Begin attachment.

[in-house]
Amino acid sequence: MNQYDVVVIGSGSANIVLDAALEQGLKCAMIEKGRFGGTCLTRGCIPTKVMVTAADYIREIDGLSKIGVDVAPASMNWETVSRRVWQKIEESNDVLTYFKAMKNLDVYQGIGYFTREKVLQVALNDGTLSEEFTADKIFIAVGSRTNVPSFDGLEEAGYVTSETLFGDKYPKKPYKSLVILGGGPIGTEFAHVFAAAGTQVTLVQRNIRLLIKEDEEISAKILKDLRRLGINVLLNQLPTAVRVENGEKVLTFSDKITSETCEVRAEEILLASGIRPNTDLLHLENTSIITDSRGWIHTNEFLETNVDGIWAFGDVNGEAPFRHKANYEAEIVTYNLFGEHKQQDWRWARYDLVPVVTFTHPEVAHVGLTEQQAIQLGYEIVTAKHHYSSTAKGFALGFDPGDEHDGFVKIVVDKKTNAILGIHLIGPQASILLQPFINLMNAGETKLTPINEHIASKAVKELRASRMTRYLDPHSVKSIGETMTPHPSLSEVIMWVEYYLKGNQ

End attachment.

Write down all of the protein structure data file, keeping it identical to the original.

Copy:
[in-house]
Amino acid sequence: MNQYDVVVIGSGSANIVLDAALEQGLKCAMIEKGRFGGTCLTRGCIPTKVMVTAADYIREIDGLSKIGVDVAPASMNWETVSRRVWQKIEESNDVLTYFKAMKNLDVYQGIGYFTREKVLQVALNDGTLSEEFTADKIFIAVGSRTNVPSFDGLEEAGYVTSETLFGDKYPKKPYKSLVILGGGPIGTEFAHVFAAAGTQVTLVQRNIRLLIKEDEEISAKILKDLRRLGINVLLNQLPTAVRVENGEKVLTFSDKITSETCEVRAEEILLASGIRPNTDLLHLENTSIITDSRGWIHTNEFLETNVDGIWAFGDVNGEAPFRHKANYEAEIVTYNLFGEHKQQDWRWARYDLVPVVTFTHPEVAHVGLTEQQAIQLGYEIVTAKHHYSSTAKGFALGFDPGDEHDGFVKIVVDKKTNAILGIHLIGPQASILLQPFINLMNAGETKLTPINEHIASKAVKELRASRMTRYLDPHSVKSIGETMTPHPSLSEVIMWVEYYLKGNQ